Why Did Qualcomm File a Patent Lawsuit Against alibaba-Backed Meizu?



Lost licensing revenue from China

In the previous part of this series, we discussed how Qualcomm (QCOM) has been looking to recover its lost licensing revenue after it settled antitrust issues with China’s NDRC (National Development and Reform Commission) in February 2015. It has been renegotiating licensing deals with Chinese (FXI) handset makers under the revised terms as agreed by the NDRC.

Qualcomm claims to have signed new deals with over 100 Chinese handset makers, including the top five vendors: Huawei, Xiaomi, Lenovo, ZTE, and TCL. But Meizu refused to sign a licensing deal, and so Qualcomm filed a patent lawsuit against Meizu in the Beijing Intellectual Property Court.

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Details of Qualcomm’s patent lawsuit

Qualcomm stated that it approached Alibaba-backed (BABA) Meizu to sign a licensing deal, but the handset maker refused to come to a negotiation. Qualcomm executive general counsel Dan Rosenberg said, “Meizu is choosing to use these technologies without a license, which is not only unlawful but unfair to other licensees that act in good faith and are respectful of patent rights, and ultimately damaging to the mobile ecosystem and consumers.”

In response, Meizu Vice President Li Nan stated on his official WeChat page that the company was willing to resume discussions.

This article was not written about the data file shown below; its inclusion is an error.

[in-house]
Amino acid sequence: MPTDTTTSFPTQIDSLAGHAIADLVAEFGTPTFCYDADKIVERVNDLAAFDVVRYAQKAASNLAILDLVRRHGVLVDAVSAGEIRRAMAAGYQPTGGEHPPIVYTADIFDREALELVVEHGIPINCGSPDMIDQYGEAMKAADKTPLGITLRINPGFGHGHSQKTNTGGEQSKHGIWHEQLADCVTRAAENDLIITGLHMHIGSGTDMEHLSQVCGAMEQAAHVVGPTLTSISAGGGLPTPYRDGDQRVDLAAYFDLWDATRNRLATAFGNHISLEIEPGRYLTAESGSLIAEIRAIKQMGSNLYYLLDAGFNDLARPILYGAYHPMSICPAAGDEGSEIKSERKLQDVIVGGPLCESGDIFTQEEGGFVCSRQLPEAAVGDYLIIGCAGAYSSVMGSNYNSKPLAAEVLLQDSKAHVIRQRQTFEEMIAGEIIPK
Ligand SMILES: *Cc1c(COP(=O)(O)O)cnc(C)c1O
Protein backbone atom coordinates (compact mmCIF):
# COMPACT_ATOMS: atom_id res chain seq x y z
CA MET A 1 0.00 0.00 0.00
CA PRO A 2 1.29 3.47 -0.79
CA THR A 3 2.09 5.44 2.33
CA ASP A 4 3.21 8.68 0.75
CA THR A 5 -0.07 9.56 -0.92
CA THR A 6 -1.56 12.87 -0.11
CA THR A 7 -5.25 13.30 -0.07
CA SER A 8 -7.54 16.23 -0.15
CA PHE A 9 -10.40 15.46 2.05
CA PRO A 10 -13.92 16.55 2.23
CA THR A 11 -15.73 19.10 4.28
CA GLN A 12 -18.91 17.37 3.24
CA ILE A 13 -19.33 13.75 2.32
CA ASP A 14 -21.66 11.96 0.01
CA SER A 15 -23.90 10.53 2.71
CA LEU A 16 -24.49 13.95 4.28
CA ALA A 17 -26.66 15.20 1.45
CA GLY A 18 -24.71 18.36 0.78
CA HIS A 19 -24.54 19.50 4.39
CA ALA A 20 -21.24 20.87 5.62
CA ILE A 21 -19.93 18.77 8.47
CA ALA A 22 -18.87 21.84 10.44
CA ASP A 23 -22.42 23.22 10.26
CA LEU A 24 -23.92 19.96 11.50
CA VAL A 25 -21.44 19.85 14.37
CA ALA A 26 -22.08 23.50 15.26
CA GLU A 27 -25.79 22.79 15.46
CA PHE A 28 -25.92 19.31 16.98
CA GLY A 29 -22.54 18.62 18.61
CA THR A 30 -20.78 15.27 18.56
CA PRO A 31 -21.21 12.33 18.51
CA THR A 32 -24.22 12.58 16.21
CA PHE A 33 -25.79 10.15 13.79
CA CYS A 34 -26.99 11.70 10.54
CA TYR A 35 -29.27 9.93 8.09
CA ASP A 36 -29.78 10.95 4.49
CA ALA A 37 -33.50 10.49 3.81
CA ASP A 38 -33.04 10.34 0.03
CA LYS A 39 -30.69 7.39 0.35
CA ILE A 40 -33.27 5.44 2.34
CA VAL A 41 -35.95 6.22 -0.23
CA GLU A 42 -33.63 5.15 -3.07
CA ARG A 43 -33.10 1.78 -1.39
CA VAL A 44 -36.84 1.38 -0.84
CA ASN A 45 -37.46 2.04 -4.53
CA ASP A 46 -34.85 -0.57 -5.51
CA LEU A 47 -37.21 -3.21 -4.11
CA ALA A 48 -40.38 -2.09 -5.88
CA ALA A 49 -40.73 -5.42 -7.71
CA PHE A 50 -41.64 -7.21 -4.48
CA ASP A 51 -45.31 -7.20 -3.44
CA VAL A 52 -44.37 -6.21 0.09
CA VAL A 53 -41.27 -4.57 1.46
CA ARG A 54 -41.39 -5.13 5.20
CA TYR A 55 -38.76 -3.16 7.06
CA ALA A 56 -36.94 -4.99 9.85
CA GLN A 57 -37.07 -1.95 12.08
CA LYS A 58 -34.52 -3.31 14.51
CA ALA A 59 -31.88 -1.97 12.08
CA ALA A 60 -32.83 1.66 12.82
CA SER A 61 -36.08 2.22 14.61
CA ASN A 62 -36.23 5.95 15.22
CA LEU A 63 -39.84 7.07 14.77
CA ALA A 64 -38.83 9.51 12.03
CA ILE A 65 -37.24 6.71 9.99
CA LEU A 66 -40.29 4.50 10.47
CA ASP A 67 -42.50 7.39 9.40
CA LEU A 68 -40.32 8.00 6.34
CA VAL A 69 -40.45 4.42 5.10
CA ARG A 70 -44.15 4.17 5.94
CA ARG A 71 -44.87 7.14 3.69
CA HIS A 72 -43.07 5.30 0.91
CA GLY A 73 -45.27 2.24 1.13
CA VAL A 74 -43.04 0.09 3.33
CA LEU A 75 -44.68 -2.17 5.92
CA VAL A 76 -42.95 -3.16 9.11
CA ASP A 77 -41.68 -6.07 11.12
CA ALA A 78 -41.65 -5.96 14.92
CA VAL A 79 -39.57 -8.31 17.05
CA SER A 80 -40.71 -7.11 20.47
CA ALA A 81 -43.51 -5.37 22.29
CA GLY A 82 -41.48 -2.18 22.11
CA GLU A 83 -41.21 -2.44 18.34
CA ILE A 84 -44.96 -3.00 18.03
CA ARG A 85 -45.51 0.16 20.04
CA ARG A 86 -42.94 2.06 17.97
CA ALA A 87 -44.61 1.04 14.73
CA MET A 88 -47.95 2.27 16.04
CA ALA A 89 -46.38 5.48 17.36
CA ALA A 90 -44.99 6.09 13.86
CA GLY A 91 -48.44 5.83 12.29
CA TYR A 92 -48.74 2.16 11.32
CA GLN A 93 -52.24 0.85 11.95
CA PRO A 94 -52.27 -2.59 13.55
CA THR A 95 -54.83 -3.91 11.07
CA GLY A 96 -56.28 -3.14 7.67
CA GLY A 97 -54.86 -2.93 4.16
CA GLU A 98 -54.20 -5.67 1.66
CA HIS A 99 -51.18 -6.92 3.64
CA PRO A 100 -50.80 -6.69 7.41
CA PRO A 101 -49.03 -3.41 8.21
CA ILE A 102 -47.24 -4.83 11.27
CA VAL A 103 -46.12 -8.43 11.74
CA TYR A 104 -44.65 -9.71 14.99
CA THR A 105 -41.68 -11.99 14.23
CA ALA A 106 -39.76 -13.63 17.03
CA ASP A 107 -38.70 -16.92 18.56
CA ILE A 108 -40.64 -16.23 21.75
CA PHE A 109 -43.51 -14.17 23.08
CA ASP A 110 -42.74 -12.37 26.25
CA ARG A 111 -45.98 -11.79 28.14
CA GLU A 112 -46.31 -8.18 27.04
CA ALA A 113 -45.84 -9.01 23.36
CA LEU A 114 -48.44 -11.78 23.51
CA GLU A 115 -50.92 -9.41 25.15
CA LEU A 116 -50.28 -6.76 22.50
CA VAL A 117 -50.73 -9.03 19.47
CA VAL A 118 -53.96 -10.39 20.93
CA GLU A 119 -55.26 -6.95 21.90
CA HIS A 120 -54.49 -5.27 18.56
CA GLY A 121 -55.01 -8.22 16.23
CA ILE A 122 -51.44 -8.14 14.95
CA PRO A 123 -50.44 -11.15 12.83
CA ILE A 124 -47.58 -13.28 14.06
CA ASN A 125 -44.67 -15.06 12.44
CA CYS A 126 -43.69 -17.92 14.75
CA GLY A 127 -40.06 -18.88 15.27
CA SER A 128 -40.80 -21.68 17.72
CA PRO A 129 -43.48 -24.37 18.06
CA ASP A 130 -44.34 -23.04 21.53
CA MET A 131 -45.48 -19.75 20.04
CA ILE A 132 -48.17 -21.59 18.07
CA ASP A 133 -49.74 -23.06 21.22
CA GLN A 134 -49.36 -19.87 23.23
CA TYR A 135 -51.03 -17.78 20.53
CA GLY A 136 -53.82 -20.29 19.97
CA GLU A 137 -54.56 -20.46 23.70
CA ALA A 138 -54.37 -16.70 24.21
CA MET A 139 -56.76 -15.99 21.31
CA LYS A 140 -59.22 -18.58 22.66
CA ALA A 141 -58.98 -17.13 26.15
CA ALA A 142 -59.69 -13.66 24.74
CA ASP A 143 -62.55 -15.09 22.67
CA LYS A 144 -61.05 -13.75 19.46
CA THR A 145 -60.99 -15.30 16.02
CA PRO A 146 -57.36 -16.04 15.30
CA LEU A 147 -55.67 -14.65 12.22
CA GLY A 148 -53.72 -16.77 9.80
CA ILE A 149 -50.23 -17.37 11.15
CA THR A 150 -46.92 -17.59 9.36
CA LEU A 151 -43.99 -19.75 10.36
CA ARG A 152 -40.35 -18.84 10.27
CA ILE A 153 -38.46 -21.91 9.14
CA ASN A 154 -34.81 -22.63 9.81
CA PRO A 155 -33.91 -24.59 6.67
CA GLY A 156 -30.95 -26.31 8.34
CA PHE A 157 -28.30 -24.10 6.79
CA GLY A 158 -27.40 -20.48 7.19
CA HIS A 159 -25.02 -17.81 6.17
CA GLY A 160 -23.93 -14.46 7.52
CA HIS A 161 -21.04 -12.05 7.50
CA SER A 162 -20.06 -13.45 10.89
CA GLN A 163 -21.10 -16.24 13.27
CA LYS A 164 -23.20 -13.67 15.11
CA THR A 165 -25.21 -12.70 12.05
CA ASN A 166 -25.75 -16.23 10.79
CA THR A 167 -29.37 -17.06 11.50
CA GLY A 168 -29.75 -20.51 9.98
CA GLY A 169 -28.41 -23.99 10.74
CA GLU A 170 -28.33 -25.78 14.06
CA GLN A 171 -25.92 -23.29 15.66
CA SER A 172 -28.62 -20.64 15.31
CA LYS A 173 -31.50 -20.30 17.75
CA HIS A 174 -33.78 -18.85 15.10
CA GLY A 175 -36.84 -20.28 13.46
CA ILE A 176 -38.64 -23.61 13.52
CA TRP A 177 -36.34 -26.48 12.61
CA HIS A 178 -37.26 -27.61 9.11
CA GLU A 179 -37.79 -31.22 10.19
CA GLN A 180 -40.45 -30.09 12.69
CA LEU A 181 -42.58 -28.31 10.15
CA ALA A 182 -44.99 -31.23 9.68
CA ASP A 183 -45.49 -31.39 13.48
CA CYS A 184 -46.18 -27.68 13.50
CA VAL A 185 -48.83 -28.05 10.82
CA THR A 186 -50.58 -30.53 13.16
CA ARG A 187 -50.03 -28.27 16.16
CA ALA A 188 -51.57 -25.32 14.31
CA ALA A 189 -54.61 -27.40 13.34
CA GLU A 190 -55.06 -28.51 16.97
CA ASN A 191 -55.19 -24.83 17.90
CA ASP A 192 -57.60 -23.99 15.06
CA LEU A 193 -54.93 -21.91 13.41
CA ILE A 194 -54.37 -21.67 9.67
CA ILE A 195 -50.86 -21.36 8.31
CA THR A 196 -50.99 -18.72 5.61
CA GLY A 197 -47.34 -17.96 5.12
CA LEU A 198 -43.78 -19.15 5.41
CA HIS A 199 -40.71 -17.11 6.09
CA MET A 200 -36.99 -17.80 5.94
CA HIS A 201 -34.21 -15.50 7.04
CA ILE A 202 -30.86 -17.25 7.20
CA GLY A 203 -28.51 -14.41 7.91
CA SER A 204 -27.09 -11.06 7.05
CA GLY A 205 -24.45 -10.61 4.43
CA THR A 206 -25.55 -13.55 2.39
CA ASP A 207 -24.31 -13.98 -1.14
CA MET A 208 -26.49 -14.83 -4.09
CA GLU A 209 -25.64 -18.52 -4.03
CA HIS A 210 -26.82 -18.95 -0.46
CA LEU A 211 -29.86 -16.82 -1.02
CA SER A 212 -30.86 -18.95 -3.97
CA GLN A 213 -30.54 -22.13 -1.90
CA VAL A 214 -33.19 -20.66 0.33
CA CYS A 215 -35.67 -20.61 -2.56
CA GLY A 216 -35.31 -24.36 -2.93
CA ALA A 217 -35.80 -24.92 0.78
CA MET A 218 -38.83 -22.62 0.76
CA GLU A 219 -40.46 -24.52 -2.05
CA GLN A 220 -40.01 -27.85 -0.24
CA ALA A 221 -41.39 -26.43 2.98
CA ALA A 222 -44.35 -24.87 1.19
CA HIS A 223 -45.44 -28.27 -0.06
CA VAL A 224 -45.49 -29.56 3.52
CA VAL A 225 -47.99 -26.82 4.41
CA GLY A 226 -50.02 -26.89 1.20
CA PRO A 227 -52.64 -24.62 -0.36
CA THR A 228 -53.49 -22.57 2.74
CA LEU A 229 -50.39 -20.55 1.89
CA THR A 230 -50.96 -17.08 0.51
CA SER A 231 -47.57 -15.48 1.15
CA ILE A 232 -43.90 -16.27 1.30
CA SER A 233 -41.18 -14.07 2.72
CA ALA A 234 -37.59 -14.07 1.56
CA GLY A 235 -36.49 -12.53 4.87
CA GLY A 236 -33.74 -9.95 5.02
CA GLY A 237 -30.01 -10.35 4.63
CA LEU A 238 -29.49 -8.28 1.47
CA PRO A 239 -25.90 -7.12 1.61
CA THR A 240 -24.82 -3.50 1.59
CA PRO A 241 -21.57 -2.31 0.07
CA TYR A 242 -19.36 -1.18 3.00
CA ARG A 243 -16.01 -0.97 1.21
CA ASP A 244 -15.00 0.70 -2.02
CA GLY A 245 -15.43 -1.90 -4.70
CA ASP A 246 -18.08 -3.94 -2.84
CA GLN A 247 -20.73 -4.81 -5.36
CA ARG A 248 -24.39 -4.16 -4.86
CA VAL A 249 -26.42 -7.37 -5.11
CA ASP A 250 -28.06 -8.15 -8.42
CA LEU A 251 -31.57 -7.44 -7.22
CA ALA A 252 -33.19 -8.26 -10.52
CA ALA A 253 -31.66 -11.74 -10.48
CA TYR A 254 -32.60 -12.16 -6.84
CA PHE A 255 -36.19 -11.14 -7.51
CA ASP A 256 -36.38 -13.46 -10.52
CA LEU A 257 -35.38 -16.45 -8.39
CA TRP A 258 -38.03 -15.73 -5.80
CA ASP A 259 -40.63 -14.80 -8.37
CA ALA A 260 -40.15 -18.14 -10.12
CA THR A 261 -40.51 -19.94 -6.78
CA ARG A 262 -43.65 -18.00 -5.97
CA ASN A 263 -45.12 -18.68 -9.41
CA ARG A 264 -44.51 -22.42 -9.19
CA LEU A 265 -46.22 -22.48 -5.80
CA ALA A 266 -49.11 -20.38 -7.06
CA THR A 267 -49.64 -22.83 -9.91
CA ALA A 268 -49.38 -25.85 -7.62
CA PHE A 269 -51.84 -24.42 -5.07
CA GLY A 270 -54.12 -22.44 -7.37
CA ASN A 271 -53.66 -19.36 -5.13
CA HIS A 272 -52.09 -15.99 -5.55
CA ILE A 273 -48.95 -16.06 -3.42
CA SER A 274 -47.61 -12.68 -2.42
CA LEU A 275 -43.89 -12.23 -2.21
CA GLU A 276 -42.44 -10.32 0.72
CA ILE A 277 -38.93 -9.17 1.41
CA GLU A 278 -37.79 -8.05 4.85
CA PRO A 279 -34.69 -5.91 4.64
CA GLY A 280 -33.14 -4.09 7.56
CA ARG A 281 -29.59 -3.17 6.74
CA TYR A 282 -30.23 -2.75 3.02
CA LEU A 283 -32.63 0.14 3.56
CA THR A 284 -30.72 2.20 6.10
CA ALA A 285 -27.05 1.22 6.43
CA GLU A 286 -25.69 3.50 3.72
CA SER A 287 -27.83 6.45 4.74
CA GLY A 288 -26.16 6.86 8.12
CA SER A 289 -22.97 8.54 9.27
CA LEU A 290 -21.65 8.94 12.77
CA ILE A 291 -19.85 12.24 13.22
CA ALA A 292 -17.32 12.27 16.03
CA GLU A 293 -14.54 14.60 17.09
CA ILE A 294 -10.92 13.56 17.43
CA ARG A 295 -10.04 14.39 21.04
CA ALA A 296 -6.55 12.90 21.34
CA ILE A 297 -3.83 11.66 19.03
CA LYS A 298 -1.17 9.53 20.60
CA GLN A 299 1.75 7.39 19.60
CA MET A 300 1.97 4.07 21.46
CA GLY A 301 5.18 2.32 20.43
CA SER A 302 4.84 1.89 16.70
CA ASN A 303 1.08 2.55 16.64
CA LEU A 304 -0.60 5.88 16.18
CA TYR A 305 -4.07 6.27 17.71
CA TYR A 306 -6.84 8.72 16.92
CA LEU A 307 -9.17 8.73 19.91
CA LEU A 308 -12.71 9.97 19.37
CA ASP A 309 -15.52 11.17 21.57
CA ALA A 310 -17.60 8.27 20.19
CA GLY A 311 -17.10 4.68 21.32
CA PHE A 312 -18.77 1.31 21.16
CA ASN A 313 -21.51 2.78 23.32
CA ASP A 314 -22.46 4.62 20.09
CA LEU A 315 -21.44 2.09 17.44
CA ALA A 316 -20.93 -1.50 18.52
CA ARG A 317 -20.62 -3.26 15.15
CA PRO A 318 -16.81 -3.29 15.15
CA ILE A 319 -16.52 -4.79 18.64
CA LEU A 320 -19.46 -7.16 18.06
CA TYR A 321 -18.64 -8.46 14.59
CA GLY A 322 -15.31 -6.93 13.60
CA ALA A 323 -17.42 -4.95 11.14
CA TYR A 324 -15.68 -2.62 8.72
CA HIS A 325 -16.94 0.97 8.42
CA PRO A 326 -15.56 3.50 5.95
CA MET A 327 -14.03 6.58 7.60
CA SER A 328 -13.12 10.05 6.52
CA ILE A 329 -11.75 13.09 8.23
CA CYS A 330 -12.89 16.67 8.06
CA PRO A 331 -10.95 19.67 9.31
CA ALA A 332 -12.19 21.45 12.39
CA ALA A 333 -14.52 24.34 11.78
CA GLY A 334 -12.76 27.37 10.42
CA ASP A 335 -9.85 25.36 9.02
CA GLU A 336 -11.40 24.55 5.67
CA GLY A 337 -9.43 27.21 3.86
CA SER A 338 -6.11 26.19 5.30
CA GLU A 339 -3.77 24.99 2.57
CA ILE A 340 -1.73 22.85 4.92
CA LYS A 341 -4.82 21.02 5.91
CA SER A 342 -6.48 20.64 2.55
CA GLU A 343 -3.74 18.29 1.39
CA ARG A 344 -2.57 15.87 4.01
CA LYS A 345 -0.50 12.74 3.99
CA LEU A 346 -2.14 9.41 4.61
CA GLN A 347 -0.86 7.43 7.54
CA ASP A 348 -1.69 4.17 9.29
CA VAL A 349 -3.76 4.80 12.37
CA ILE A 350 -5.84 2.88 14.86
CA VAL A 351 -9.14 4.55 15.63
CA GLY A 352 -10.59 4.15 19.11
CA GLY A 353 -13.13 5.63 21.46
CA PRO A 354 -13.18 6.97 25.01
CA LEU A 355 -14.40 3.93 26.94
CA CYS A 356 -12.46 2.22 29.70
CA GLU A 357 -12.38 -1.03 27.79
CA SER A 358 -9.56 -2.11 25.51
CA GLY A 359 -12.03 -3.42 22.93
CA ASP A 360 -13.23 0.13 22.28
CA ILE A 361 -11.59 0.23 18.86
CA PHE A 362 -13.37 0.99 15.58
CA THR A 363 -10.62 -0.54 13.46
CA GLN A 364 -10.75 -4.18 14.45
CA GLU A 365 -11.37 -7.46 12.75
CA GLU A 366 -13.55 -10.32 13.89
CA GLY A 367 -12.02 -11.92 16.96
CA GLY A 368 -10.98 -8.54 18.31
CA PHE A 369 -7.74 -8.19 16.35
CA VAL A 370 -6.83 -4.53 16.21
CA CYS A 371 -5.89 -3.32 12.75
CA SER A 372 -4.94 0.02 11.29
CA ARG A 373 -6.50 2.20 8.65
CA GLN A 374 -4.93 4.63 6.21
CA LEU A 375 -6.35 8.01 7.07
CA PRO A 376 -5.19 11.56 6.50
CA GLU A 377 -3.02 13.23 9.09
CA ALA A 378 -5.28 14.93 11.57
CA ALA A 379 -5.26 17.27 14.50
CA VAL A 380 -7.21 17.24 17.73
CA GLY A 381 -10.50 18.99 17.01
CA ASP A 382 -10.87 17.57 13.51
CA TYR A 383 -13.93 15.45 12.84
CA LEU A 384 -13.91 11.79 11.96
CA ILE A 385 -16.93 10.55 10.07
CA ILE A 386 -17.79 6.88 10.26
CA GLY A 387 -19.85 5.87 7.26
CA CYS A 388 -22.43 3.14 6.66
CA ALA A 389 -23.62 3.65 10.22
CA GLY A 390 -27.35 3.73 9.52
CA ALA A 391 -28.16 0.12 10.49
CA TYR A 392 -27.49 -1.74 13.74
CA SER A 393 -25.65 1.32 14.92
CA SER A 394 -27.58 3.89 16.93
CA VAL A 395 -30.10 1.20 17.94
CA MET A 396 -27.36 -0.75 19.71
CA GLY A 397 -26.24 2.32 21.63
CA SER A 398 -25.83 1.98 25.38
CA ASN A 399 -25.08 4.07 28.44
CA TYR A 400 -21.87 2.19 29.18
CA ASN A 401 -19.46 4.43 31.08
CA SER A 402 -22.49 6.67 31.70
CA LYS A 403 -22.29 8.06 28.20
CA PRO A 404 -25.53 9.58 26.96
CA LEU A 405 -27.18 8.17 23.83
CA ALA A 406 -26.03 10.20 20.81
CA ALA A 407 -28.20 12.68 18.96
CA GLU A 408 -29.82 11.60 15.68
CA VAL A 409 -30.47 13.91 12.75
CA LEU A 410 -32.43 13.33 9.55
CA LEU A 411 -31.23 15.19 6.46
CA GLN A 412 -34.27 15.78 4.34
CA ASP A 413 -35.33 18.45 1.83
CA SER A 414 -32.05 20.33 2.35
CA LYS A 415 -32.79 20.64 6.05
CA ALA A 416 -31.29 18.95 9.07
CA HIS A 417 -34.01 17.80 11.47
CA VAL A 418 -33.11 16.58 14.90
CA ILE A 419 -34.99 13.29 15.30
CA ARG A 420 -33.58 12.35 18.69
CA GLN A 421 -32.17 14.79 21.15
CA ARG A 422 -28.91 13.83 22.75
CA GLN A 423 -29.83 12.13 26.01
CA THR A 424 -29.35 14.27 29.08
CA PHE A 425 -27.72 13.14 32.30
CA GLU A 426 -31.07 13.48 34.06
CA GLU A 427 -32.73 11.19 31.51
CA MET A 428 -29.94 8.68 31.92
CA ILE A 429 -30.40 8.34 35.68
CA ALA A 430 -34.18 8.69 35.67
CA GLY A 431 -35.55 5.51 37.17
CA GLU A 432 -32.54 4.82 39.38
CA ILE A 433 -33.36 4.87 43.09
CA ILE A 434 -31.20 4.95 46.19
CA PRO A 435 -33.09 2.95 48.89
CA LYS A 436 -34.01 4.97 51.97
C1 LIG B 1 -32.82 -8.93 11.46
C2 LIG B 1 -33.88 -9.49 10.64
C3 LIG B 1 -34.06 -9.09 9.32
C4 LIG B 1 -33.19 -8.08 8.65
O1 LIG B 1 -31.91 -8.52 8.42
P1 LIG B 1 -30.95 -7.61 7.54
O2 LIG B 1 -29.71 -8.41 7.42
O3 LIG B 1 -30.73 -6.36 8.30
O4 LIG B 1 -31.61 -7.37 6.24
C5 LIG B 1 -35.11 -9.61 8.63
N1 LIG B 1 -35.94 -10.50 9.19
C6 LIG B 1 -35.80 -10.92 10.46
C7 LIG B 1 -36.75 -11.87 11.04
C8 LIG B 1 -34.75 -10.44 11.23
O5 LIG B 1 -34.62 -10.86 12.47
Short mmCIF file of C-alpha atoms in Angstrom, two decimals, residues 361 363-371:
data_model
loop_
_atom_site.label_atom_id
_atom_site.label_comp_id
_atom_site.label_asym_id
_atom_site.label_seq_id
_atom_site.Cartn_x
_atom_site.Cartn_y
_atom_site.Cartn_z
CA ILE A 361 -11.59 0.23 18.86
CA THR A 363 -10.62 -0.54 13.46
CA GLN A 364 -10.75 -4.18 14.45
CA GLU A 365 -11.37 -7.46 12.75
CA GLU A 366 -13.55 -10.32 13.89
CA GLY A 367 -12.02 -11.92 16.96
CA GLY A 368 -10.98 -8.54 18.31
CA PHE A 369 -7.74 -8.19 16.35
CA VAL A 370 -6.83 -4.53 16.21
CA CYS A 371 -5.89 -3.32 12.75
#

Under the formal complaint, Qualcomm has asked the court to confirm that it has a right to get a licensing fee from Meizu as per the agreement signed with the NDRC. According to the revised terms, Qualcomm has the right to charge a licensing fee from Chinese handset makers using its technology in phones sold in China. However, it would charge a certain percentage as the licensing fee on 65% of the net selling price, instead of 100% of net selling price.

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According to IDC (International Data Corporation), Meizu shipped 24.82 million devices in 2015, making it the eighth-largest smartphone vendor in China. This makes Meizu the largest customer who has not paid the licensing fee. If the court decides in Qualcomm’s favor, it would significantly boost the company’s revenue.

However, the possibility of Qualcomm winning the case looks bleak because Chinese authorities are unlikely to take action against domestic companies, several manufacturers of which do not take patents and licensing seriously.

China hit by a wave of patent lawsuits

The Qualcomm-Meizu dispute is the latest in the patent lawsuit wave that has hit China. A Chinese startup Shenzhen Baili won a design patent case for Apple’s (AAPL) iPhone 6 and iPhone 6 Plus. Huawei sued Samsung (SSNLF) for infringement of 11 of its mobile patents.

Now let’s look at the impact of the Meizu case on Qualcomm’s earnings.


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